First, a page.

|-Sao Paulo||Present||Lorenzi (1982)|
|Suriname||Present, Localized||Holm et al. (1979); EPPO (2020)|
Risk of IntroductionTop of page B. latifolia is not a quarantine weed per se in South-East Asia. Yet this weed could spread to Borreria-free countries or islands in this region via contaminated feed, grain, seed and live animal trade.
HabitatTop of page B. latifolia grows well in humid tropical regions with a short and a pronounced dry season, on sunny or lightly shaded shallow fields or those with a second crop, along roads and steep riverbanks (Soerjani et al., 1987). It grows also on poor soils and prefers sandy soils (Soerjani et al., 1987). It is found up to an elevation of 1600 m in Thailand (Harada et al., 1987).
It is a common weed in sugarcane, rubber, oil palm, orchards, tea, chinchona, cassava and many annual upland crops such as maize, soybean and rice (Holm, 1982; Alcantara and Carvalho, 1983; Barnes and Chan, 1990; Tjitrosemito, 1990; Tjitrosoedirdjo, 1992; Suryaningtyas and Terry, 1993; Tiw et al., 1994; Kon et al., 1995).
Host Plants and Other Plants AffectedTop of page
|Allium cepa (onion)||Liliaceae||Main|
|Camellia sinensis (tea)||Theaceae||Main|
|Elaeis guineensis (African oil palm)||Arecaceae||Main|
|Glycine max (soyabean)||Fabaceae||Main|
|Hevea brasiliensis (rubber)||Euphorbiaceae||Main|
|Manihot esculenta (cassava)||Euphorbiaceae||Main|
|Oryza sativa (rice)||Poaceae||Main|
|Saccharum officinarum (sugarcane)||Poaceae||Main|
|Theobroma cacao (cocoa)||Malvaceae||Main|
|Vigna radiata (mung bean)||Fabaceae||Main|
|Zea mays (maize)||Poaceae||Main|
Biology and EcologyTop of page B. latifolia reproduces by seed. It is a prolific seeder, but there has been no determination of its reproductive capacity. It requires light to germinate. Once established, it is fast growing and becomes reproductive within 2 months (Scholaen and Koch, 1988). The weed is palatable to domestic animals such as cattle, goats and chicken. However there is no information on the survival of the seeds after they pass through the alimentary canal of these animals.
Seeds that have been extracted from soils from oil palm and rubber plantations were 26-29% viable (Ismail et al., 1995). In rubber, the seed density was 26-70 per m<2>, but 242-1553 per m<2> in oil palm. It favours more open conditions. This is evident when flushes of seedlings emerge after the destruction of the previous vegetation by glyphosate and glyphosate mixtures (Khairuddin and Teoh, 1992; Lam et al., 1993).
B. latifolia can also spread vegetatively.
Notes on Natural EnemiesTop of page There is no published information on the natural enemies of B. latifolia. However, populations of this species were susceptible to a fungal leaf disease at Rembau, Malaysia (K.F.Kon & F.W.Lim, Ciba Plant Protection, Malaysia, personal communication, 1966). The identity of the causal organism is not ascertained.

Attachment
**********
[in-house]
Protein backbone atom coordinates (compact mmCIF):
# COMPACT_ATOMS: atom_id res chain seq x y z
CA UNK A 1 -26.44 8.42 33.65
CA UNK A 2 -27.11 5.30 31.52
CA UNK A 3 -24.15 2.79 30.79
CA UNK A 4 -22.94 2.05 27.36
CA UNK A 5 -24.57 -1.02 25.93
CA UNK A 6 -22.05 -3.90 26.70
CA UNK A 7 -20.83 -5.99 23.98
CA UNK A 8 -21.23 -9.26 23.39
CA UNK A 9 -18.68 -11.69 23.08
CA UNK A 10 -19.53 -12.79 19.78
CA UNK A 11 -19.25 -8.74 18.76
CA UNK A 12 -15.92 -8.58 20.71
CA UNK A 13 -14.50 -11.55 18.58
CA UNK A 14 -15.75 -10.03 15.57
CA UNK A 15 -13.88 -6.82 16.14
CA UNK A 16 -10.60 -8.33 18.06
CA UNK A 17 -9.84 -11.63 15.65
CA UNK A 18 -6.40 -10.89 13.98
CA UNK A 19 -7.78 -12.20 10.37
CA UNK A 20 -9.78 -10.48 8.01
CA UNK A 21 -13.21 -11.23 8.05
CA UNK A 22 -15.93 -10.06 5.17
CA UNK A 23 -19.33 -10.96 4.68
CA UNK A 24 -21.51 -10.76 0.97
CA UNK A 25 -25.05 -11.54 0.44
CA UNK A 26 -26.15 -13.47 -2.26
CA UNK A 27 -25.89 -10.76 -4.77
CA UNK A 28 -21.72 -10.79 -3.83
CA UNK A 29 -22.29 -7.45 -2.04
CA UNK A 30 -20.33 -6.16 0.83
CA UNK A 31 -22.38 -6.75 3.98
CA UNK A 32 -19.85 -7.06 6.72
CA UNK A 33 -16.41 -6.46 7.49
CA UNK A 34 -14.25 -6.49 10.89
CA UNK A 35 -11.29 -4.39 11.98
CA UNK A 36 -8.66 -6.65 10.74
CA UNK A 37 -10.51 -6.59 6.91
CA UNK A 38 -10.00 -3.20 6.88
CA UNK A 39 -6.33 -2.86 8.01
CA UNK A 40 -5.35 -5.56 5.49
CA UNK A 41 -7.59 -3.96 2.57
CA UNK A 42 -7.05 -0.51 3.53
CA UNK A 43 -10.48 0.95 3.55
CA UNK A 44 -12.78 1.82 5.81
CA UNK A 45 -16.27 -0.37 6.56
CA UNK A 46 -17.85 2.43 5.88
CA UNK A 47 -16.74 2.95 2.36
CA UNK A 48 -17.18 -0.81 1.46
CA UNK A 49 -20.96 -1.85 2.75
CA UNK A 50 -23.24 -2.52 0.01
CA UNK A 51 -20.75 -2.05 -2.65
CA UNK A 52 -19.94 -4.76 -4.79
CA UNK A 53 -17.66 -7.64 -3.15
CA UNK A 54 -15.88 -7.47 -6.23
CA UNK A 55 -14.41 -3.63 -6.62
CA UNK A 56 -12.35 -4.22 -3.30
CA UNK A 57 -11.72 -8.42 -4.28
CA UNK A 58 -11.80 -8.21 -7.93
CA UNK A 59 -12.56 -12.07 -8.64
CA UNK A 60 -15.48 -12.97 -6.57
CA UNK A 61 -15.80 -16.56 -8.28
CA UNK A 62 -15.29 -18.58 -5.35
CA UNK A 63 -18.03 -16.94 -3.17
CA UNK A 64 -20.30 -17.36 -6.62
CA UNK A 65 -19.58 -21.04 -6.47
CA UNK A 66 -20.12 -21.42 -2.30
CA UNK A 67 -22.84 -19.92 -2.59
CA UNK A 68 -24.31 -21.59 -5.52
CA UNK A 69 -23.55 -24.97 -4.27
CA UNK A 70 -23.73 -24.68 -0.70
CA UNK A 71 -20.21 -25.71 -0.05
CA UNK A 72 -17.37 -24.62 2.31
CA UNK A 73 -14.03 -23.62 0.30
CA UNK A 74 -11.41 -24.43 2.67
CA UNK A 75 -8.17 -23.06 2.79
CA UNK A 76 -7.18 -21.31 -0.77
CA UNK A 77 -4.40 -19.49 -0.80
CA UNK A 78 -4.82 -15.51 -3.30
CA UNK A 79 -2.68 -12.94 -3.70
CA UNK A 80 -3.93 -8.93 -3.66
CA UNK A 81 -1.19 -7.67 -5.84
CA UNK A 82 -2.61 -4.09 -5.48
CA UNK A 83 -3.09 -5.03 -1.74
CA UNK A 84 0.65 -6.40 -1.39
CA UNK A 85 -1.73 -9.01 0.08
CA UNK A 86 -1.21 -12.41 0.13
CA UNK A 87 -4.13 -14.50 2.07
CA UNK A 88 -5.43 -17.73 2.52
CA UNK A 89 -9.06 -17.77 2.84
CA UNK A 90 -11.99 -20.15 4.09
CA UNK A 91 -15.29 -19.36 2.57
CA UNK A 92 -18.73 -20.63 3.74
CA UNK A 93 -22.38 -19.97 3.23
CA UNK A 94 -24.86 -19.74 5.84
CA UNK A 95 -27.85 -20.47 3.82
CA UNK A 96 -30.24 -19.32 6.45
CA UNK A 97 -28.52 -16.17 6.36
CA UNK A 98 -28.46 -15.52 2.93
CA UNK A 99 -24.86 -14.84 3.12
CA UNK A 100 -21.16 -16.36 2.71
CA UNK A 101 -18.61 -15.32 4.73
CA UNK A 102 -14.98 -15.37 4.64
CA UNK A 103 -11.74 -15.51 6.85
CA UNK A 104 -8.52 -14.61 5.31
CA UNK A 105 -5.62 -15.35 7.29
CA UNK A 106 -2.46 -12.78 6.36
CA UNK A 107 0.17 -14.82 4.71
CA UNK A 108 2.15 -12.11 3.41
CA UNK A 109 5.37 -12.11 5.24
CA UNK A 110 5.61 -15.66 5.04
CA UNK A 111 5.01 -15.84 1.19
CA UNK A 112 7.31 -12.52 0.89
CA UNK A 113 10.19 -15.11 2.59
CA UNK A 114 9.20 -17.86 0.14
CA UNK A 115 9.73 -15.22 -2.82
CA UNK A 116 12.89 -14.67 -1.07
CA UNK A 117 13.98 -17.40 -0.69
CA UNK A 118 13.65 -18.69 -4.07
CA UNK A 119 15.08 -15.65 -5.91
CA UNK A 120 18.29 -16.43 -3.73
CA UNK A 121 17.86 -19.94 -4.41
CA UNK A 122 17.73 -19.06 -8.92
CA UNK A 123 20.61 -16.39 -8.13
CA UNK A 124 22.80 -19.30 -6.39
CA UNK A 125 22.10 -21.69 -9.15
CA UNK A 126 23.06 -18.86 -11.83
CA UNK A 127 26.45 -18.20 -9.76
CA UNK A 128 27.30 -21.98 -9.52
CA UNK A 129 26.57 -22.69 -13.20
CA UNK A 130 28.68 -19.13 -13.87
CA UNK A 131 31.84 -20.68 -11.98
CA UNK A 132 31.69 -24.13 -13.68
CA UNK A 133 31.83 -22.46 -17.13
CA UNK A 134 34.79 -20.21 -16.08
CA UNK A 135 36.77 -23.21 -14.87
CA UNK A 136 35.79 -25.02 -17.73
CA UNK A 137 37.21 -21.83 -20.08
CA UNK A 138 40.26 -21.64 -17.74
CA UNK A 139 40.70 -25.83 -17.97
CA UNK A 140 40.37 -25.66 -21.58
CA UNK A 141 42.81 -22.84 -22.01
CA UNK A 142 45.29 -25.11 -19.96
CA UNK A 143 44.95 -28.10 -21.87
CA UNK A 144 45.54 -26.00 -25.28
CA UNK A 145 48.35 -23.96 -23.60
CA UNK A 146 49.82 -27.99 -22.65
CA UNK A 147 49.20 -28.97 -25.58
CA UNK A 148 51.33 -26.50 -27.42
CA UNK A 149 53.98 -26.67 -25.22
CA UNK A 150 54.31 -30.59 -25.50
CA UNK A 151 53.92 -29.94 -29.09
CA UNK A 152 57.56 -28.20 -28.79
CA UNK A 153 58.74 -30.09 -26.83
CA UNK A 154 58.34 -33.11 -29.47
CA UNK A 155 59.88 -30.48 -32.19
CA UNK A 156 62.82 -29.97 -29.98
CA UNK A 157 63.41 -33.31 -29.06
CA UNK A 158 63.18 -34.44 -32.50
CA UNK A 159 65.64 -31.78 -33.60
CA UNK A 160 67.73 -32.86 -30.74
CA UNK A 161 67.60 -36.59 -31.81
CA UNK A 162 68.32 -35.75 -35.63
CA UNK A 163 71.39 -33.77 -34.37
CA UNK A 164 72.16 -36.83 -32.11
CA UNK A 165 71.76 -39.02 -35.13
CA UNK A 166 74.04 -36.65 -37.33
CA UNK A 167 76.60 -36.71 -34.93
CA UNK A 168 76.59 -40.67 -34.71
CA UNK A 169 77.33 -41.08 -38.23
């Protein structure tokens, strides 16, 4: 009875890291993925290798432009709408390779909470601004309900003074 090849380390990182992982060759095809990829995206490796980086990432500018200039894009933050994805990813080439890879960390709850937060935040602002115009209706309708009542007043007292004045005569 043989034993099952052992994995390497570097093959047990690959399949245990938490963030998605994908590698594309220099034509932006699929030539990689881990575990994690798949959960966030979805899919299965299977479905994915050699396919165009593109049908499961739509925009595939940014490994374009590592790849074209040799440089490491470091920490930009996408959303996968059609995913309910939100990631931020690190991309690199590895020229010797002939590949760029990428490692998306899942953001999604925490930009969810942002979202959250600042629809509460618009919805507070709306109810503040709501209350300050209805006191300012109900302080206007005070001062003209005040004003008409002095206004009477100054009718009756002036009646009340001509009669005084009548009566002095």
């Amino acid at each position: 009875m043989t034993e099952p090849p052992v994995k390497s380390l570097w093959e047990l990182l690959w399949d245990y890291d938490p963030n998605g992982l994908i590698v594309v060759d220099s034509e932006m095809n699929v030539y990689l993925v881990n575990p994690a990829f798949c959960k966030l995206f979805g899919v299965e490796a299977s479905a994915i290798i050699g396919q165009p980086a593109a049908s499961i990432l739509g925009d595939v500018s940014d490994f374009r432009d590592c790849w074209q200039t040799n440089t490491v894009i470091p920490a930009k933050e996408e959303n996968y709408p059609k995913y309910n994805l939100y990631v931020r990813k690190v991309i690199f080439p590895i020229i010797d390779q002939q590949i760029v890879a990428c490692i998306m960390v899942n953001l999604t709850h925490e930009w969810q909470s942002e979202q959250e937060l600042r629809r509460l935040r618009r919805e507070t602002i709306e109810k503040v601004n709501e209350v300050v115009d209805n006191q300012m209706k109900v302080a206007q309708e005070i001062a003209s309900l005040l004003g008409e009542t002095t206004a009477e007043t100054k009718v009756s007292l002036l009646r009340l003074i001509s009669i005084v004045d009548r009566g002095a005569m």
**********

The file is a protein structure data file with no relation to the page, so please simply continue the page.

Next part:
ImpactTop of page It is a common weed in sugarcane, rubber, oil palm, orchards, tea, chinchona, cassava and many annual upland crops such as maize, soybean and rice (Holm, 1982; Alcantara and Carvalho, 1983; Barnes and Chan, 1990; Tjitrosemito, 1990; Tjitrosoedirdjo, 1992; Suryaningtyas and Terry, 1993; Tiw et al., 1994; Kon et al., 1995).
B. latifolia in large numbers competes with crops for nutrients and water. It reduced the dry weight and height of young rubber by 12 and 17%, respectively (Chee, 1994). Together with other species, the critical period of competition in rubber is 4-6 weeks after transplanting (Suryaningtyas and Terry, 1993). In upland rice, the critical period of competition is 4-8 weeks after sowing (Tjitrosoedirdjo, 1992). However, it did not affect the growth of tea according to Soedarsan et al. (1976).
Similarities to Other Species/ConditionsTop of page B. latifolia may occur together with B. laevis in the same habitat. However, the two weeds are distinguished on stem morphology. The former has stems conspicuously winged and the latter has stems 4-ribbed or 4-angled but not distinctly winged (Soerjani et al., 1987). Further, the stem of B. latifolia is succulent while that of B. laevis is wiry. A key to the common Rubiaceae weeds of West Africa (Salamero et al., 1997) helps distinguish B. latifolia from several somewhat similar species.
Salamero et al. (1997) provide a valuable guide to 13 related weeds in the Rubiaceae occurring in West Africa, based on vegetative characters. The two species closest to B. latifolia vegetatively are Spermacoce ocymoides (=Borreria ocymoides), which differs in generally having smaller, more slender stem and leaves with stem angle scabrid, and white to pinkish flowers; and Diodia sarmentosa with only stem angles pubescent, instead of hairy all round as in B. latifolia.
Prevention and ControlTop of page
Due to the variable regulations around (de)registration of pesticides, your national list of registered pesticides or relevant authority should be consulted to determine which products are legally allowed for use in your country when considering chemical control. Pesticides should always be used in a lawful manner, consistent with the product's label.Regulatory control
B. latifolia is not a quarantine weed per se in South-East Asia. Yet this weed could spread to Borreria-free countries or islands in this region via contaminated feed, grain, seed and live animal trade. Stringent quarantine procedures need to be instituted to prevent the spread of Borreria.
Cultivation by hoeing, ploughing or rotovation reduces the surface seeds and germination of B. latifolia. In six seasons of investigations in a maize/soybean/upland rice rotation at Rembau, Malaysia, infestations of B. latifolia decreased significantly in tilled soil, but it remained dominant in a zero-tillage system (Tiw et al., 1994; Kon et al., 1995). Also in Indonesia, tillage controlled B. latifolia (Bangun et al., 1986).
There is no published information on the biological control of this weed.
There are a range of chemical control methods. In general, the triazines, substituted ureas and dinitroanilines applied pre-emergence can control B. latifolia well. The effective post-emergence herbicides are 2,4-D, paraquat, glufosinate, picloram, diphenyl ethers, imidazolinones and sulfonylureas.
Herbicides and types of treatment used against B. latifolia in different crops are listed below.
Oil palm (Elaeis guineensis), rubber (Hevea brasiliensis)
Post-emergence: glyphosate+picloram (Sabudin and Teng, 1986), glyphosate+linuron, linuron (Yang, 1978), glyphosate+terbuthylazine, glufosinate, paraquat, metsulfuron (Lim et al., in press).